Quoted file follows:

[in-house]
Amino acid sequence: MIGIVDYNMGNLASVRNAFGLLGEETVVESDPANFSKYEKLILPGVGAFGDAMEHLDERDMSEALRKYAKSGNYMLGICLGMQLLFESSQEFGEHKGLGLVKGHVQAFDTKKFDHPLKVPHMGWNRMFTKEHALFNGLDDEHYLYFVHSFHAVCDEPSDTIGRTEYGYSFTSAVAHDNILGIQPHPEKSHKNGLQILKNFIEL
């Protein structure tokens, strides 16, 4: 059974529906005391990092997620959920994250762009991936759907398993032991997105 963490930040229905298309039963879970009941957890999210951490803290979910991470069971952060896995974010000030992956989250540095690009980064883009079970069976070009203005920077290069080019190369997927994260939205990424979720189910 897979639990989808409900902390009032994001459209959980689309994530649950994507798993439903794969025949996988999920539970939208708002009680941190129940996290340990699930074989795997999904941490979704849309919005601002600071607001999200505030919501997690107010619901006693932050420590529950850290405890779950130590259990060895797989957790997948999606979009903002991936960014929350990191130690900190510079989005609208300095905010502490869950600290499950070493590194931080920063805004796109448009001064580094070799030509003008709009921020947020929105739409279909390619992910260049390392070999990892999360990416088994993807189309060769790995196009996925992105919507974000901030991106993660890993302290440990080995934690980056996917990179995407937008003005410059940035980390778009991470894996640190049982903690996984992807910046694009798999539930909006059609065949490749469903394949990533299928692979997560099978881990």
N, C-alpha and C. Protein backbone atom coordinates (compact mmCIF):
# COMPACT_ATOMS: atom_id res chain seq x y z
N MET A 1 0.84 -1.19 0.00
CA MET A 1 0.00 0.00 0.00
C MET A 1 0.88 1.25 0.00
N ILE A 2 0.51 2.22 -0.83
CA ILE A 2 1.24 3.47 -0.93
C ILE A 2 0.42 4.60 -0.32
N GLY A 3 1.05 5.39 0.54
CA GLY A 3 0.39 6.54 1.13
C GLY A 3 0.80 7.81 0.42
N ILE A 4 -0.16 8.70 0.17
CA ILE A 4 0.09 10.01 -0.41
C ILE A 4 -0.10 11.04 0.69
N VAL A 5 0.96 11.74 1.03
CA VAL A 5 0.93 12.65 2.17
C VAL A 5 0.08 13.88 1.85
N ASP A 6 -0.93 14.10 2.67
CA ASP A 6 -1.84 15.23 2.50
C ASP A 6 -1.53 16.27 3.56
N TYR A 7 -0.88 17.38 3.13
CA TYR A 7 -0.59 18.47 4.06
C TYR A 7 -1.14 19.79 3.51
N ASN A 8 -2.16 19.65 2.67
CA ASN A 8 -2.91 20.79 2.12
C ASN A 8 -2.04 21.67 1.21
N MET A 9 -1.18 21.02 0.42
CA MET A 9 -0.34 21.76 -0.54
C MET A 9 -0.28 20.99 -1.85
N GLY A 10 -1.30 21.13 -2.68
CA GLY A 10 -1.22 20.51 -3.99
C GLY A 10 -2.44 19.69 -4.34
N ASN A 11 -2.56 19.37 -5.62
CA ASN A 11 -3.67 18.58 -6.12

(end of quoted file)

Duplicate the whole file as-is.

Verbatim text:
[in-house]
Amino acid sequence: MIGIVDYNMGNLASVRNAFGLLGEETVVESDPANFSKYEKLILPGVGAFGDAMEHLDERDMSEALRKYAKSGNYMLGICLGMQLLFESSQEFGEHKGLGLVKGHVQAFDTKKFDHPLKVPHMGWNRMFTKEHALFNGLDDEHYLYFVHSFHAVCDEPSDTIGRTEYGYSFTSAVAHDNILGIQPHPEKSHKNGLQILKNFIEL
């Protein structure tokens, strides 16, 4: 059974529906005391990092997620959920994250762009991936759907398993032991997105 963490930040229905298309039963879970009941957890999210951490803290979910991470069971952060896995974010000030992956989250540095690009980064883009079970069976070009203005920077290069080019190369997927994260939205990424979720189910 897979639990989808409900902390009032994001459209959980689309994530649950994507798993439903794969025949996988999920539970939208708002009680941190129940996290340990699930074989795997999904941490979704849309919005601002600071607001999200505030919501997690107010619901006693932050420590529950850290405890779950130590259990060895797989957790997948999606979009903002991936960014929350990191130690900190510079989005609208300095905010502490869950600290499950070493590194931080920063805004796109448009001064580094070799030509003008709009921020947020929105739409279909390619992910260049390392070999990892999360990416088994993807189309060769790995196009996925992105919507974000901030991106993660890993302290440990080995934690980056996917990179995407937008003005410059940035980390778009991470894996640190049982903690996984992807910046694009798999539930909006059609065949490749469903394949990533299928692979997560099978881990």
N, C-alpha and C. Protein backbone atom coordinates (compact mmCIF):
# COMPACT_ATOMS: atom_id res chain seq x y z
N MET A 1 0.84 -1.19 0.00
CA MET A 1 0.00 0.00 0.00
C MET A 1 0.88 1.25 0.00
N ILE A 2 0.51 2.22 -0.83
CA ILE A 2 1.24 3.47 -0.93
C ILE A 2 0.42 4.60 -0.32
N GLY A 3 1.05 5.39 0.54
CA GLY A 3 0.39 6.54 1.13
C GLY A 3 0.80 7.81 0.42
N ILE A 4 -0.16 8.70 0.17
CA ILE A 4 0.09 10.01 -0.41
C ILE A 4 -0.10 11.04 0.69
N VAL A 5 0.96 11.74 1.03
CA VAL A 5 0.93 12.65 2.17
C VAL A 5 0.08 13.88 1.85
N ASP A 6 -0.93 14.10 2.67
CA ASP A 6 -1.84 15.23 2.50
C ASP A 6 -1.53 16.27 3.56
N TYR A 7 -0.88 17.38 3.13
CA TYR A 7 -0.59 18.47 4.06
C TYR A 7 -1.14 19.79 3.51
N ASN A 8 -2.16 19.65 2.67
CA ASN A 8 -2.91 20.79 2.12
C ASN A 8 -2.04 21.67 1.21
N MET A 9 -1.18 21.02 0.42
CA MET A 9 -0.34 21.76 -0.54
C MET A 9 -0.28 20.99 -1.85
N GLY A 10 -1.30 21.13 -2.68
CA GLY A 10 -1.22 20.51 -3.99
C GLY A 10 -2.44 19.69 -4.34
N ASN A 11 -2.56 19.37 -5.62
CA ASN A 11 -3.67 18.58 -6.12